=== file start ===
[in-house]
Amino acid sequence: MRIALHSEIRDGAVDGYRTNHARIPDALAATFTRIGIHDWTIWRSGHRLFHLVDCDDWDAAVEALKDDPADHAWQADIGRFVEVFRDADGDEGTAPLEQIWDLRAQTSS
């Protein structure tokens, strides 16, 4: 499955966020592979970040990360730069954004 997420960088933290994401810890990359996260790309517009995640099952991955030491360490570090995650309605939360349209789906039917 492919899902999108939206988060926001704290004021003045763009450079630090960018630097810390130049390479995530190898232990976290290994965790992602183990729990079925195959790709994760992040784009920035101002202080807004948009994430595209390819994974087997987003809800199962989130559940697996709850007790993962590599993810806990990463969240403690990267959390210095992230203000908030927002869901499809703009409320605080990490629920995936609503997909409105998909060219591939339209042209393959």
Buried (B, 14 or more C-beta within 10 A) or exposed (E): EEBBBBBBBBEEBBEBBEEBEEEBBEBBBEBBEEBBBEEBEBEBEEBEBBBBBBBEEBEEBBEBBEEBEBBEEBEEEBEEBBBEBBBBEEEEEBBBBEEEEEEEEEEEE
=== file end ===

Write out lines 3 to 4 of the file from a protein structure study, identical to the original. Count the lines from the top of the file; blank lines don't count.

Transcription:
């Protein structure tokens, strides 16, 4: 499955966020592979970040990360730069954004 997420960088933290994401810890990359996260790309517009995640099952991955030491360490570090995650309605939360349209789906039917 492919899902999108939206988060926001704290004021003045763009450079630090960018630097810390130049390479995530190898232990976290290994965790992602183990729990079925195959790709994760992040784009920035101002202080807004948009994430595209390819994974087997987003809800199962989130559940697996709850007790993962590599993810806990990463969240403690990267959390210095992230203000908030927002869901499809703009409320605080990490629920995936609503997909409105998909060219591939339209042209393959």
Buried (B, 14 or more C-beta within 10 A) or exposed (E): EEBBBBBBBBEEBBEBBEEBEEEBBEBBBEBBEEBBBEEBEBEBEEBEBBBBBBBEEBEEBBEBBEEBEBBEEBEEEBEEBBBEBBBBEEEEEBBBBEEEEEEEEEEEE